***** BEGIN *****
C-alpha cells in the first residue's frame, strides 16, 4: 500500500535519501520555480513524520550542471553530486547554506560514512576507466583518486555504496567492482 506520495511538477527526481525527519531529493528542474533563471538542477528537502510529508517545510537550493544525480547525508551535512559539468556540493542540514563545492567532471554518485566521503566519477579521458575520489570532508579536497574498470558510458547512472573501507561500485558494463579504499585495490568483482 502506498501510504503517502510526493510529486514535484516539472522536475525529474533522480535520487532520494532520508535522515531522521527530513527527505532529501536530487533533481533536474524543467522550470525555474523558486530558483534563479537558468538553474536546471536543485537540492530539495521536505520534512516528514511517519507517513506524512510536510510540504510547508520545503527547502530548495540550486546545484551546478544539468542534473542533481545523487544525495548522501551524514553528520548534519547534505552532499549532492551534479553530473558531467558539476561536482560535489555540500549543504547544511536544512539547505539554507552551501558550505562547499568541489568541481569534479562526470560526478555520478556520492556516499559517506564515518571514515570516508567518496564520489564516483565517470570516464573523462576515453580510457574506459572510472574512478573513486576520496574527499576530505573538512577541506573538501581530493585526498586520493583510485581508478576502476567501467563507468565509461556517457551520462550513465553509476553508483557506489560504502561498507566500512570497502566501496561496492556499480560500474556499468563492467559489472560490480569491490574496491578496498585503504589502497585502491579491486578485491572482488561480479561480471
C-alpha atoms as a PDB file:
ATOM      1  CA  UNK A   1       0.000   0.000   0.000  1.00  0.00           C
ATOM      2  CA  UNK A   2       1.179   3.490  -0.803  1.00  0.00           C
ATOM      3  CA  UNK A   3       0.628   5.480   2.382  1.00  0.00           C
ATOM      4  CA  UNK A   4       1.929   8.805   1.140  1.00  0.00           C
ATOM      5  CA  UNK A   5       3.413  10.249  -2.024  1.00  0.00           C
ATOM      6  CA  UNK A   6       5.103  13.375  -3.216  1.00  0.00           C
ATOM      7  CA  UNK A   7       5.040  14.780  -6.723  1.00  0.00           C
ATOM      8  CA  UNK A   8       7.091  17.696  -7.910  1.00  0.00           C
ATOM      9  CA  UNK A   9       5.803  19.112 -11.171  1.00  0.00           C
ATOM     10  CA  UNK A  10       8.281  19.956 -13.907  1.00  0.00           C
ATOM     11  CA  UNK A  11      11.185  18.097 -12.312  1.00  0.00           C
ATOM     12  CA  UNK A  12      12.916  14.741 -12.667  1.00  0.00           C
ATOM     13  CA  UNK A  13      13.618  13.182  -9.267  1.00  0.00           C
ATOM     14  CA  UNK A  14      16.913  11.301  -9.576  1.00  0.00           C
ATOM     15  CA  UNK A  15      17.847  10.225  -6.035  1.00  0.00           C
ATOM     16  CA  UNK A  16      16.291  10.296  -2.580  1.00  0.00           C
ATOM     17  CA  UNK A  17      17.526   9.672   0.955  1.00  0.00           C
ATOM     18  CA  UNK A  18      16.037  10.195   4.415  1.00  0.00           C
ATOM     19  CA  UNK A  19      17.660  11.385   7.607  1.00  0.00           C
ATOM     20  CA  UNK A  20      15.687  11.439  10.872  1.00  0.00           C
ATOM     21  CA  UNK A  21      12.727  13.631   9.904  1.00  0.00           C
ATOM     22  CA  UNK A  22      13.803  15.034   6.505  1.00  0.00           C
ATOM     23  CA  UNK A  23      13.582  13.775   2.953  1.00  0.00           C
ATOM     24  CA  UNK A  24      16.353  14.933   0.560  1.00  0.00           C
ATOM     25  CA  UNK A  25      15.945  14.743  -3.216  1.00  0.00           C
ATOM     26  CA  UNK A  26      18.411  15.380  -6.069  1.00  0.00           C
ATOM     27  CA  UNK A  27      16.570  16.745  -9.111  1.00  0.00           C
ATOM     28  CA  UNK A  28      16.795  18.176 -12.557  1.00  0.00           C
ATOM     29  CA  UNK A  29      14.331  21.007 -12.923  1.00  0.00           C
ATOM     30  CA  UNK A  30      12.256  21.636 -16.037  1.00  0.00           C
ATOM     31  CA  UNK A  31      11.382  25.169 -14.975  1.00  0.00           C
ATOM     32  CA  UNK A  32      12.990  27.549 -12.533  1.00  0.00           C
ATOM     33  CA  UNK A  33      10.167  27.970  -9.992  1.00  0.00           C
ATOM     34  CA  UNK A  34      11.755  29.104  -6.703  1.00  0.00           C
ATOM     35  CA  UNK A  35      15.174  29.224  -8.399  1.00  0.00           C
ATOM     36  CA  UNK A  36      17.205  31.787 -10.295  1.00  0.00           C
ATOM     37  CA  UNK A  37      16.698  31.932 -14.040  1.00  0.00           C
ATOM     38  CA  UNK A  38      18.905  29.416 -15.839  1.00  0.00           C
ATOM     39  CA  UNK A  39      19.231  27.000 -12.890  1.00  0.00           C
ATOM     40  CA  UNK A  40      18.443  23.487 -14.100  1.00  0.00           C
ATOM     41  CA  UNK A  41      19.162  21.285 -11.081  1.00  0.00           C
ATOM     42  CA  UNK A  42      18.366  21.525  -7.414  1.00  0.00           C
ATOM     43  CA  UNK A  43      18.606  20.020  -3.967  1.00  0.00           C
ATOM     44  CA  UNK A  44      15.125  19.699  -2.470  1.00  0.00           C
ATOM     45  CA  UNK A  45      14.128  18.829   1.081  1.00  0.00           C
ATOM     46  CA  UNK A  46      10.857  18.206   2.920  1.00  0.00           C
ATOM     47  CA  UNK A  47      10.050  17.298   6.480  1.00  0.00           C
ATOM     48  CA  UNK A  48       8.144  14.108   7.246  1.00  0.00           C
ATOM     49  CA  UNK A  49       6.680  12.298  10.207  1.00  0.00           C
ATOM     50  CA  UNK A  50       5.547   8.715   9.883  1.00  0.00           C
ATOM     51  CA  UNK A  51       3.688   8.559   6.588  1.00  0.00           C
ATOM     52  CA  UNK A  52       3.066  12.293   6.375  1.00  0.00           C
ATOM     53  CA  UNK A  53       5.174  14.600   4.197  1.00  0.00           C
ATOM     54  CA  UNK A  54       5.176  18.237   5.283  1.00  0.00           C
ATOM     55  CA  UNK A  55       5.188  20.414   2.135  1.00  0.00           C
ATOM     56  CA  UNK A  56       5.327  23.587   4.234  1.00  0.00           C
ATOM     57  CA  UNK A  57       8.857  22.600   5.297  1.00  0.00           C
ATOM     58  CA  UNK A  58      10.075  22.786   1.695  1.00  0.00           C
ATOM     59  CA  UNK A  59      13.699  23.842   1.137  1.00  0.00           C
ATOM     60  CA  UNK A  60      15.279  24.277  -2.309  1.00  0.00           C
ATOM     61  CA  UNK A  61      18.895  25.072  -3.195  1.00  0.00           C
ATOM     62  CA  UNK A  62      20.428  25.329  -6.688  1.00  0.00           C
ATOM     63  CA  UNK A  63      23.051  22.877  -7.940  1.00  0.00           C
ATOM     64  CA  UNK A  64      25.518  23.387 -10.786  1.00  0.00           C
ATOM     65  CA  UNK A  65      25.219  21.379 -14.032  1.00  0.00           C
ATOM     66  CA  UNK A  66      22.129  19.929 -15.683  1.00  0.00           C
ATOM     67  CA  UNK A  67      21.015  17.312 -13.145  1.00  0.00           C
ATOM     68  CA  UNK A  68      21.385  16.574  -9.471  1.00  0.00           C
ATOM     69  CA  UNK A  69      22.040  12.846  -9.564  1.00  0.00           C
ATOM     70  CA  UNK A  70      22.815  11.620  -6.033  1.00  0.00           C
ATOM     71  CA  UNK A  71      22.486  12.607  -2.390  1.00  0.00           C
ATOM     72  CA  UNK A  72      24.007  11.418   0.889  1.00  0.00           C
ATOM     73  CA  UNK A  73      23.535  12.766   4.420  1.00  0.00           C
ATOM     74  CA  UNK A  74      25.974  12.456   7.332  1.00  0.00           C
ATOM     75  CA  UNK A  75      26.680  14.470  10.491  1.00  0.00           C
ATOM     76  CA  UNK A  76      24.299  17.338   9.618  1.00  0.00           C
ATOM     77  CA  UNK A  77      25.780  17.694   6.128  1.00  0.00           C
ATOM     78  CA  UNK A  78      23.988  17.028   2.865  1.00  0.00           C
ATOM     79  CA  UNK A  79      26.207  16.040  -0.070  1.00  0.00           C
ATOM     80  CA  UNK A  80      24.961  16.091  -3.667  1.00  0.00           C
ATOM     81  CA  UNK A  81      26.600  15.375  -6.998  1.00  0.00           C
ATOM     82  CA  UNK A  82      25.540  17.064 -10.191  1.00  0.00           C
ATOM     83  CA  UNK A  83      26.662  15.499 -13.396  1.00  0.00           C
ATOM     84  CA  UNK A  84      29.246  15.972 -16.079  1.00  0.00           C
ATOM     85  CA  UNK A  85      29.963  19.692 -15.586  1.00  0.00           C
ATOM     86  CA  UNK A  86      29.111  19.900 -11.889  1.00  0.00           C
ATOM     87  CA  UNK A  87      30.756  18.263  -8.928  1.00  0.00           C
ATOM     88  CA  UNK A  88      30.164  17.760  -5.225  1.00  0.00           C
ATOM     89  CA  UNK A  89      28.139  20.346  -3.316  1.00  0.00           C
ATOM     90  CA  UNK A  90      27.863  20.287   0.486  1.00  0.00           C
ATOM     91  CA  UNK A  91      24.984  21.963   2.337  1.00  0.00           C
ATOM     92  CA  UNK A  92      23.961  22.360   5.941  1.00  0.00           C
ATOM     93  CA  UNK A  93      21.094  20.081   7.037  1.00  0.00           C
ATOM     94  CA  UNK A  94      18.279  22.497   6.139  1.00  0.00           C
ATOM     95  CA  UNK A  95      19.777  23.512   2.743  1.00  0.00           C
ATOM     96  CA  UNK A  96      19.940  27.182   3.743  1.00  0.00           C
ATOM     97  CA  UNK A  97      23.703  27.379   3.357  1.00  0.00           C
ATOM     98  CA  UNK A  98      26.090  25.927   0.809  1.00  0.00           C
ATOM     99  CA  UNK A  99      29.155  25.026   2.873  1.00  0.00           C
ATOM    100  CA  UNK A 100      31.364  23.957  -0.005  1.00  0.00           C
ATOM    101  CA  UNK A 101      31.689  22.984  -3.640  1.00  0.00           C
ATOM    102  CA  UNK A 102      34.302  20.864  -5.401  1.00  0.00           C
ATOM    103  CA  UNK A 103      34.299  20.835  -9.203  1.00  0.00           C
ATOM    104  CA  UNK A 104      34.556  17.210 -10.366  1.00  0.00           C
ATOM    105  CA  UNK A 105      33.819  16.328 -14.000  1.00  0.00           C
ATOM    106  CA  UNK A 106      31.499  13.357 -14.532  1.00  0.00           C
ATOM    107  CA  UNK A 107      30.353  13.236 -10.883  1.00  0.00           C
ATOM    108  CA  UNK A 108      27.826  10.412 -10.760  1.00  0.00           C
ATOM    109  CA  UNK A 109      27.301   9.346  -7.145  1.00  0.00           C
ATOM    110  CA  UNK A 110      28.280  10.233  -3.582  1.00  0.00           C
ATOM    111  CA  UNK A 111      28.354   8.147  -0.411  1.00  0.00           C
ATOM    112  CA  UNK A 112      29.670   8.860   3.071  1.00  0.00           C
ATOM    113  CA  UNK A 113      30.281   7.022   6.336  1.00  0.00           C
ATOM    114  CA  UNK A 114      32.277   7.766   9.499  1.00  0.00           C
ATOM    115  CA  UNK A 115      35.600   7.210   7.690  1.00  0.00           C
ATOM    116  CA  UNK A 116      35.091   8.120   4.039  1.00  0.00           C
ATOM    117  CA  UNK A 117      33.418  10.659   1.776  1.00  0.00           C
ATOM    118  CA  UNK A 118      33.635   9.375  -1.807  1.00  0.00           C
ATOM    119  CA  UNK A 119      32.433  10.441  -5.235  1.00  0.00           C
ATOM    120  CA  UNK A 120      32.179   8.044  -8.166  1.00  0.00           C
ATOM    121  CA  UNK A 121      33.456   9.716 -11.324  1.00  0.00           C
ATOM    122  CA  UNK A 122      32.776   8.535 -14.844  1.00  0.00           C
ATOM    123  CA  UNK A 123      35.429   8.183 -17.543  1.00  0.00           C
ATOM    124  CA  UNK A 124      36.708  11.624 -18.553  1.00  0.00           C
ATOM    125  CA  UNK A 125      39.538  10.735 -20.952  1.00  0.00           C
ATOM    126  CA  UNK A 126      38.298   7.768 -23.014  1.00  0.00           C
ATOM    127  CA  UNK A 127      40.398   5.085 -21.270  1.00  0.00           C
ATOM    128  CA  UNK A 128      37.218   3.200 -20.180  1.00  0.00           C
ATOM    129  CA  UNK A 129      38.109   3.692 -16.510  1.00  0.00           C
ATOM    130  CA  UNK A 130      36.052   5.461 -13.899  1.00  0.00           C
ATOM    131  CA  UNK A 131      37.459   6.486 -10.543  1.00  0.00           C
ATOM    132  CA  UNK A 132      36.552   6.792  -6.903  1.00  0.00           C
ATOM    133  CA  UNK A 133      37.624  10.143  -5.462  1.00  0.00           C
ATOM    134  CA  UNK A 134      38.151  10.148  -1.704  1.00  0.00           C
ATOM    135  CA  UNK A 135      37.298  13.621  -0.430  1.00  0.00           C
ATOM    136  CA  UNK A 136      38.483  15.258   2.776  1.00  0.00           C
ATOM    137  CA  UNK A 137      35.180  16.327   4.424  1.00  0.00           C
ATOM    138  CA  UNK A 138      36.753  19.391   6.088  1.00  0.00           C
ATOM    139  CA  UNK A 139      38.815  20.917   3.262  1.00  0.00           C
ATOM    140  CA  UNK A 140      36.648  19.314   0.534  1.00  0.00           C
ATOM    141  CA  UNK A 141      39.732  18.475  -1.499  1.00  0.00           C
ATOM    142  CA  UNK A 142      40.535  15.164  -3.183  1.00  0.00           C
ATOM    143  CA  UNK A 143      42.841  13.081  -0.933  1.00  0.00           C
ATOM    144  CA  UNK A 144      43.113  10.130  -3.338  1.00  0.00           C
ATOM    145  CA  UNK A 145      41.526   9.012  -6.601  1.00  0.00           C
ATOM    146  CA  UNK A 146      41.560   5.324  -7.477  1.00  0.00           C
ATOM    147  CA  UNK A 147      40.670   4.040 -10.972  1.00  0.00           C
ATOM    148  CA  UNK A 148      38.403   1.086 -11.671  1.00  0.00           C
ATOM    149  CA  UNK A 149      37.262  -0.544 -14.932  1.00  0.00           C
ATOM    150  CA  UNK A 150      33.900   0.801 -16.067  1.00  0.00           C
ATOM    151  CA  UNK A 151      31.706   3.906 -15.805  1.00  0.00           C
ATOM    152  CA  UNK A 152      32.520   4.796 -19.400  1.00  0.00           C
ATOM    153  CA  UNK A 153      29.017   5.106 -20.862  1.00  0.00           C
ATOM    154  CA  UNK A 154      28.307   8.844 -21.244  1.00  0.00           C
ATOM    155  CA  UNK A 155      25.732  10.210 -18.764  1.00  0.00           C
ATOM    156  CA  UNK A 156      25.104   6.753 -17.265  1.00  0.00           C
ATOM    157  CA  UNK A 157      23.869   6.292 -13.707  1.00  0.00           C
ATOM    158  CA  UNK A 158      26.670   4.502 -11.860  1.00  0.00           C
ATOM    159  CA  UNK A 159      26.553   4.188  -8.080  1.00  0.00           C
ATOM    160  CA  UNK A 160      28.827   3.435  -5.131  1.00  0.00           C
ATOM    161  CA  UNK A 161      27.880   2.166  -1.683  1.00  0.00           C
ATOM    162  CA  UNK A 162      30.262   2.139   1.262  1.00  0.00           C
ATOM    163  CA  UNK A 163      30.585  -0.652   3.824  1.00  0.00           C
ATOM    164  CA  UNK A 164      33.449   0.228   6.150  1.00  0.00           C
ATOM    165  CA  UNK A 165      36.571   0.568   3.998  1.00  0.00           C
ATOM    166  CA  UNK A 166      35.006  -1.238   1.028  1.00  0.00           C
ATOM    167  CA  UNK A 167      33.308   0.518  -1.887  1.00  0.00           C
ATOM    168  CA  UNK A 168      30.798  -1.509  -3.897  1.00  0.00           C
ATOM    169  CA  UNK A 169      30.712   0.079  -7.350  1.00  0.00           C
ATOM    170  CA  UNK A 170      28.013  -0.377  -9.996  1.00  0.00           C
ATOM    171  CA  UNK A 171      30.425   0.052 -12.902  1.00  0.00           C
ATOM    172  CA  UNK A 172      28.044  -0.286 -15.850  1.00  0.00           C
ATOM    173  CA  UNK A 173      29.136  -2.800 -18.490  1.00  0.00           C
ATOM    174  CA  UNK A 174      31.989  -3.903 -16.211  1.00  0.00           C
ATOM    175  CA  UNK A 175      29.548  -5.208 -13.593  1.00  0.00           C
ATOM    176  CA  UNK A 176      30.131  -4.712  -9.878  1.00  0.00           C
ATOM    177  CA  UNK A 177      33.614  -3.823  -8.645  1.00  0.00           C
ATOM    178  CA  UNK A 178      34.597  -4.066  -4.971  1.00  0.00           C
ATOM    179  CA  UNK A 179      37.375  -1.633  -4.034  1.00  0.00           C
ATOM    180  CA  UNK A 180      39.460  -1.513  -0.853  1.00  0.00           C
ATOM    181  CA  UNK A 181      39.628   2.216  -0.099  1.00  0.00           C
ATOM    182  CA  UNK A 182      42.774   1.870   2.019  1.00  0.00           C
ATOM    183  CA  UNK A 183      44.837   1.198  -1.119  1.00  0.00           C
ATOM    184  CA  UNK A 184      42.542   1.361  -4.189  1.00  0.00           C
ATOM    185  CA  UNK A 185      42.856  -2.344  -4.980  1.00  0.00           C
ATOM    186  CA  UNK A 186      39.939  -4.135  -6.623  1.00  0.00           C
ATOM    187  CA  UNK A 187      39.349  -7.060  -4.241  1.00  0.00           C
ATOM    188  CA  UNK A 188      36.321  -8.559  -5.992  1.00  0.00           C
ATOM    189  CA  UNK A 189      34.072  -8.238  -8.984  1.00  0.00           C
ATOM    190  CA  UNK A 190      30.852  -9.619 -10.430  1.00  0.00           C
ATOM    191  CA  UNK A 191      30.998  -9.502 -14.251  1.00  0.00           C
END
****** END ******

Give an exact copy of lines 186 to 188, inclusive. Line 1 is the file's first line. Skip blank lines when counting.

ATOM    184  CA  UNK A 184      42.542   1.361  -4.189  1.00  0.00           C
ATOM    185  CA  UNK A 185      42.856  -2.344  -4.980  1.00  0.00           C
ATOM    186  CA  UNK A 186      39.939  -4.135  -6.623  1.00  0.00           C